Sub-theme 2. Commons towards urban transformation
Urban Commons in Drylands
Dryland cities have received little attention among rich research on urbanization. There is both limited empirical knowledge and under-conceptualization of the dynamics of dryland cities – how they are connected to or different from urban trends, characteristics and concerns elsewhere including urban commons. Although throughout history urban centers existed at the margins of drylands, their growth seems to accelerate upon shifting socio-economic and climate contexts. Recently drylands are increasingly inserted into the global circuits of capitalist productions through new forms of extractivism such as renewable energy projects. Concurrently, climate change effects entangled with conflicts in resource use are driving people to move to cities. These people are differentially located and positioned to common resources in the city. While rural commons are being challenged by ongoing land grabs, turning people into idle labor looking for livelihood opportunities in the city, emerging studies also highlight rural commons remain the common and strong supports to livelihoods in cities.
We consider dryland cities as carries of social-ecological-spatial relations. This session welcomes presentations that empirically, methodologically and theoretically offer new ways of understanding urban commons in the dryland city context. They may explore but not limited to the following topics/questions:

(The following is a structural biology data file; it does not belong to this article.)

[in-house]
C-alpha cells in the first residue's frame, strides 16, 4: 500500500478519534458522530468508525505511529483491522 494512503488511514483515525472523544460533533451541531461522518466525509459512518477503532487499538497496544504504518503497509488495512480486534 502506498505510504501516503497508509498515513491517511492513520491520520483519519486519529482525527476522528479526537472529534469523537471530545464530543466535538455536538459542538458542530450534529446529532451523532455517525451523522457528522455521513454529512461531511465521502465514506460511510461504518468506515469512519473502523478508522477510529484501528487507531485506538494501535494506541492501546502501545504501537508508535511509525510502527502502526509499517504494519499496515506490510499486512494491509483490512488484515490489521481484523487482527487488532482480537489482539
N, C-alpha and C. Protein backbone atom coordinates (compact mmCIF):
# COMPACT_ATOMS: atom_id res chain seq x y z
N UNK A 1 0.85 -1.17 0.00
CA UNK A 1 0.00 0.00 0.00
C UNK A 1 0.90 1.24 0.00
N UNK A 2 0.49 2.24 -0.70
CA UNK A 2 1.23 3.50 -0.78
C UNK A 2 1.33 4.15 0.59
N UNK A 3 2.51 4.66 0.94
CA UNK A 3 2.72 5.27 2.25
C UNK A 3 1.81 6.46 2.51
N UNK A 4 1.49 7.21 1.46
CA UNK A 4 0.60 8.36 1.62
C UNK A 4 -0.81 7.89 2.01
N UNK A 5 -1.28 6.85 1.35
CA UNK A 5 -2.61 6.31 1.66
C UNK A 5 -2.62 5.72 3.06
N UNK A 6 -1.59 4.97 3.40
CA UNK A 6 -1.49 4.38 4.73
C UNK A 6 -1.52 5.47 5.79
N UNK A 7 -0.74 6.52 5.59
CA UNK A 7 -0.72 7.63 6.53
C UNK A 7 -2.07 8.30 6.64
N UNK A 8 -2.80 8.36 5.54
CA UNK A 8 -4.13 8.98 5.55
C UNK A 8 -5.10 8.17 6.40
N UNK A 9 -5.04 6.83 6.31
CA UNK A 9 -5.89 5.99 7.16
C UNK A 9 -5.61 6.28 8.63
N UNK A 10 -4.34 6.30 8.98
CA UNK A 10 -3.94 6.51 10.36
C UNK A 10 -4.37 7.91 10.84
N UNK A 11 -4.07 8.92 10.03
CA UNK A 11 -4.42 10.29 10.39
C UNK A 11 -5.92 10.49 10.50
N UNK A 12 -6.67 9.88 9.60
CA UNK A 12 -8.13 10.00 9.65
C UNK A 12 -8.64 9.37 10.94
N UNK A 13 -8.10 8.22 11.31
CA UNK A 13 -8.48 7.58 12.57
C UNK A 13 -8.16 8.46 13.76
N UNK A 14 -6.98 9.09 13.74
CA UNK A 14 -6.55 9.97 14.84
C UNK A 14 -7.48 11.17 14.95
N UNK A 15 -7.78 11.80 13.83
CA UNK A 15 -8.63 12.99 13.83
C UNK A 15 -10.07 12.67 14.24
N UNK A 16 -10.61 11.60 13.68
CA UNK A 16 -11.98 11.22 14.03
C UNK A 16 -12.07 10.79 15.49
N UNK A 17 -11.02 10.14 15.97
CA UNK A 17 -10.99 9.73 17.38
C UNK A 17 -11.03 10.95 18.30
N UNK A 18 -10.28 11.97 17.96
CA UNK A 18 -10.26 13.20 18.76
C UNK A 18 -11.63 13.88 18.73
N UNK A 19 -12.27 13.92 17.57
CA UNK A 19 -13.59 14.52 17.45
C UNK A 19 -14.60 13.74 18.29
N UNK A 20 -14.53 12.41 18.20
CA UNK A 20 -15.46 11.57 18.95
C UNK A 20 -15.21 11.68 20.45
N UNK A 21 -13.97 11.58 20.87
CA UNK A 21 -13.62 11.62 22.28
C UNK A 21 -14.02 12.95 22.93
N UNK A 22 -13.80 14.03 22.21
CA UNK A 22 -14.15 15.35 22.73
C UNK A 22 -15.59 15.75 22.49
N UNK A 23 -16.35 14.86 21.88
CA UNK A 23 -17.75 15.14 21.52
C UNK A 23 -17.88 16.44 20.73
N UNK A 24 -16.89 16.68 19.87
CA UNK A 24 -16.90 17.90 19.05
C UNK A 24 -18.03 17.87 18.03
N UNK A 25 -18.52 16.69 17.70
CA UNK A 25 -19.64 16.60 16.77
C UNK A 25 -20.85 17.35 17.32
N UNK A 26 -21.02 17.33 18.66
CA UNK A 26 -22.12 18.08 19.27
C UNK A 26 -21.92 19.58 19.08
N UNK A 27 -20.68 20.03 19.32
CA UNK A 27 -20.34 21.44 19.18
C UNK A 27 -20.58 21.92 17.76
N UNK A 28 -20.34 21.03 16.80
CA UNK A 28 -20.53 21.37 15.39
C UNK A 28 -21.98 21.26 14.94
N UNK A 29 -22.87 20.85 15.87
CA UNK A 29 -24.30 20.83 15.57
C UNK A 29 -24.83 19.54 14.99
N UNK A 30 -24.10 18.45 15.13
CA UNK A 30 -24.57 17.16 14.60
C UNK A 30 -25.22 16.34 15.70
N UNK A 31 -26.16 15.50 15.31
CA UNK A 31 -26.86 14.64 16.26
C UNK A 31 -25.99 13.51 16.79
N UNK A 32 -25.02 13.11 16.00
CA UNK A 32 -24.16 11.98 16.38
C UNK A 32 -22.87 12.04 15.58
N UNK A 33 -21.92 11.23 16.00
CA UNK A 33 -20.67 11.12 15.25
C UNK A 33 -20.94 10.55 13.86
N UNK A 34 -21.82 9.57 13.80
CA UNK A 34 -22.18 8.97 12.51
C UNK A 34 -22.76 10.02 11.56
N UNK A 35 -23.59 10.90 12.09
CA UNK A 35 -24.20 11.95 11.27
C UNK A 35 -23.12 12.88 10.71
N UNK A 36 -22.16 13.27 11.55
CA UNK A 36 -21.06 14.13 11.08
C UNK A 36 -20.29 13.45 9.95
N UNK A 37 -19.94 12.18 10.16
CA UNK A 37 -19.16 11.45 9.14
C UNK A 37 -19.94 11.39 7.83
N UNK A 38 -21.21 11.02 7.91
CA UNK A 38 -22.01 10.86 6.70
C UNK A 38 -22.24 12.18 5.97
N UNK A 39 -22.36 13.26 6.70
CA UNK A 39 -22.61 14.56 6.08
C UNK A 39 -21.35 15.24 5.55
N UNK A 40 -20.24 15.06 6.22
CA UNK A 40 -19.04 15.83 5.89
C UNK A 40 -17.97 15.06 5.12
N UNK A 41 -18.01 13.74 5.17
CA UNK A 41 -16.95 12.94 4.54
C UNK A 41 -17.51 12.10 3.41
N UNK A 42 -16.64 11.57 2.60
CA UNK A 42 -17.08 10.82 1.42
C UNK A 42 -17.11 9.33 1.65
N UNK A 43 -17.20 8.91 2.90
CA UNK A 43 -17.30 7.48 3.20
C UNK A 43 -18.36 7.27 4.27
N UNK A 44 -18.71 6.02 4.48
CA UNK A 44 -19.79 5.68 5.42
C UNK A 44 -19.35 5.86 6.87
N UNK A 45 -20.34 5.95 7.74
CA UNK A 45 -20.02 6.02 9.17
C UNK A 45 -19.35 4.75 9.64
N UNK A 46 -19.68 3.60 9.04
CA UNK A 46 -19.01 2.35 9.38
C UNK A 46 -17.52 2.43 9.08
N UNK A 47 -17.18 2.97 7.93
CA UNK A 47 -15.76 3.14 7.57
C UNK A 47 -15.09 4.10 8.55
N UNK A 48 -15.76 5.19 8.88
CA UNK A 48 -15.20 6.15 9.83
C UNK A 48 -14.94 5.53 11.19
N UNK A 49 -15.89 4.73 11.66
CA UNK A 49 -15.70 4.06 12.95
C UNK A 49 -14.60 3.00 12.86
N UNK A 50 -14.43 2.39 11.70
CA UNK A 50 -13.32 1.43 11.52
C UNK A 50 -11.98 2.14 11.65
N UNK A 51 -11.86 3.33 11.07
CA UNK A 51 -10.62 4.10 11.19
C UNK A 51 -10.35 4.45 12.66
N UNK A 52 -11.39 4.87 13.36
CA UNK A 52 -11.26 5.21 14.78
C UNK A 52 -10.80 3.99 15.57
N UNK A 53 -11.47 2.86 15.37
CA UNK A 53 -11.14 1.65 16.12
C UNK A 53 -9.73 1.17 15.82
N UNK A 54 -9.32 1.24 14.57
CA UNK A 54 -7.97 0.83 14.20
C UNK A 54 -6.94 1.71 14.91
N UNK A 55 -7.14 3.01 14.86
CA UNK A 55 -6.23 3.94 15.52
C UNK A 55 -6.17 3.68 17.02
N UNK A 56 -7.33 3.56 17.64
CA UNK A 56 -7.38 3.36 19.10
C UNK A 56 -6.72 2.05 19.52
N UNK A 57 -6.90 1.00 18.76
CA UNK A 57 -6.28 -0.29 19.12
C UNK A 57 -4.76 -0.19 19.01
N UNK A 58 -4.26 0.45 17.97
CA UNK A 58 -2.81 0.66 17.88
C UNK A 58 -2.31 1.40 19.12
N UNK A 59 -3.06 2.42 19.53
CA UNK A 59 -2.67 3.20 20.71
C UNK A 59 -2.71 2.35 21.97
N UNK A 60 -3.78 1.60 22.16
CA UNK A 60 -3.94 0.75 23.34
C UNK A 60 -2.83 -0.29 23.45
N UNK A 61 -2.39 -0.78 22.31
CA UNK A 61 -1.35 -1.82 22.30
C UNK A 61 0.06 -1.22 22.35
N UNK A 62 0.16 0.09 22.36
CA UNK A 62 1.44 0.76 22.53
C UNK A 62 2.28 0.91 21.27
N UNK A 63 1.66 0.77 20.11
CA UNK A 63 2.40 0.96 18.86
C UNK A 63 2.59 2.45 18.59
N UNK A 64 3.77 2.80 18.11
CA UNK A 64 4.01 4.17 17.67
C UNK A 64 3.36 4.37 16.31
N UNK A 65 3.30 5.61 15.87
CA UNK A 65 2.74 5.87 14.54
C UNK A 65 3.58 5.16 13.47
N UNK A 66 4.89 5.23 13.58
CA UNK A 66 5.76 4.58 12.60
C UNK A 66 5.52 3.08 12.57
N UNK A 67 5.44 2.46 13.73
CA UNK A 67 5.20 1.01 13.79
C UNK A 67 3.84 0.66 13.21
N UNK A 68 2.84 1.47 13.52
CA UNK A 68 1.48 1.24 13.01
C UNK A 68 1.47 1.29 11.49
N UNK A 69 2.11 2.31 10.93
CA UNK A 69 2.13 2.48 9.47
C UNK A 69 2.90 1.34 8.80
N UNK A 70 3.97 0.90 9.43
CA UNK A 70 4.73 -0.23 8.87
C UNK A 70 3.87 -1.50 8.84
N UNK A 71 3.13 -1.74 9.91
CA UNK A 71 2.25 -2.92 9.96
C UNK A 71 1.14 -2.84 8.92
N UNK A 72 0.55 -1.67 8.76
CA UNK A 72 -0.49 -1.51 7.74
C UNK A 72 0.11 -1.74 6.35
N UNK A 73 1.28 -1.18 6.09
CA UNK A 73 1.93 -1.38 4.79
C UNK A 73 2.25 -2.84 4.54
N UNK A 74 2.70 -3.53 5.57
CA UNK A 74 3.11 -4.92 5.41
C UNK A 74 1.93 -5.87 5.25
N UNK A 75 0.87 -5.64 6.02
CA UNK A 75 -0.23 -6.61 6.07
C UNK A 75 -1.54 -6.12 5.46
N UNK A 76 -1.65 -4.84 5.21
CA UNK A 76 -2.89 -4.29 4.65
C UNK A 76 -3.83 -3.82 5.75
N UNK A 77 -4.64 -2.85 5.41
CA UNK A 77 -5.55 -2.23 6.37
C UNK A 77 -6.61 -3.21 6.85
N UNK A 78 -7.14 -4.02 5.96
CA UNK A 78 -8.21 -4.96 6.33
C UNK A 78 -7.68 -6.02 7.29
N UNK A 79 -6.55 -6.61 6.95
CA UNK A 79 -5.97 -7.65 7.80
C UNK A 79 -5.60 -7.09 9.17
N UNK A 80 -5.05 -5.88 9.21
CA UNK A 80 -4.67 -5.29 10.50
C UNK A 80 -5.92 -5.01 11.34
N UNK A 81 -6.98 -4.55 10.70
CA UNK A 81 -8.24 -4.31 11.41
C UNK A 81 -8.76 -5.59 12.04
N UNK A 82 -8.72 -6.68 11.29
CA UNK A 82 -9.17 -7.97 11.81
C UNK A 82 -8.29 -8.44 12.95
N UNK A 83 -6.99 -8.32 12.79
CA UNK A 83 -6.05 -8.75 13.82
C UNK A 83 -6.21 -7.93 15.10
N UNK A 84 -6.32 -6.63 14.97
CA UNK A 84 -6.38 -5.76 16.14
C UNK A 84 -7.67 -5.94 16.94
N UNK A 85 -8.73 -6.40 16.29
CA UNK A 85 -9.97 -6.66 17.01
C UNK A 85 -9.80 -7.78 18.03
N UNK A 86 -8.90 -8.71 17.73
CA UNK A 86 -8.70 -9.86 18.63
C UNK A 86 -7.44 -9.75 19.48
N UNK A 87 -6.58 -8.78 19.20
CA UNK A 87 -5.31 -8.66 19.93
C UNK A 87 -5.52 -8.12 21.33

- What urban commons mean in dryland cities;
- How urban commons in drylands are linked to rural commons, e.g. from relational and translocal perspectives;
- Whose urban commons, e.g. drawing on intersectional perspectives;
- What role the commons can play in shaping the imaginaries of future dryland cities as lived space and in making sustainable dryland cities.
1. Fires of Hope – Lessons from coping with urban food crises through a community kitchen in Mukuru informal settlement of Nairobi
TMG Research, Berlin, Germany
Increasing urbanisation of Nairobi City has been accompanied by emergence and expansion of informal settlements in riparian reserves, refilled quarries, dumpsites, and land under high voltage power lines.
Communities in these settlements are vulnerable to multiple crises, the recent ones being forceful evictions and COVID-19. While COVID-19 resulted in job losses for many families, forceful evictions, and demolition of business structures by the government exacerbated communities’ food insecurity.
We argue that communities in informal settlements have agency that often goes untapped by governmental interventions intended to uplift them from food insecurity.
Using a recent case of forceful evictions in Nairobi’s Mukuru informal settlement, we document lessons from our participatory action-research through a women-run community kitchen.
The action research resulted in 300 meals provided per day and a six-month process of collective learning in seeking ways of collaboration and meaning for the kitchen.
Leveraging on their social capital, the women provided each other social safety nets based on information and knowledge sharing. Saving schemes emerged from the women group enabling them cope with the rising cost of food. The skills gained from the collective undertaking gave them insights of commercialising a catering service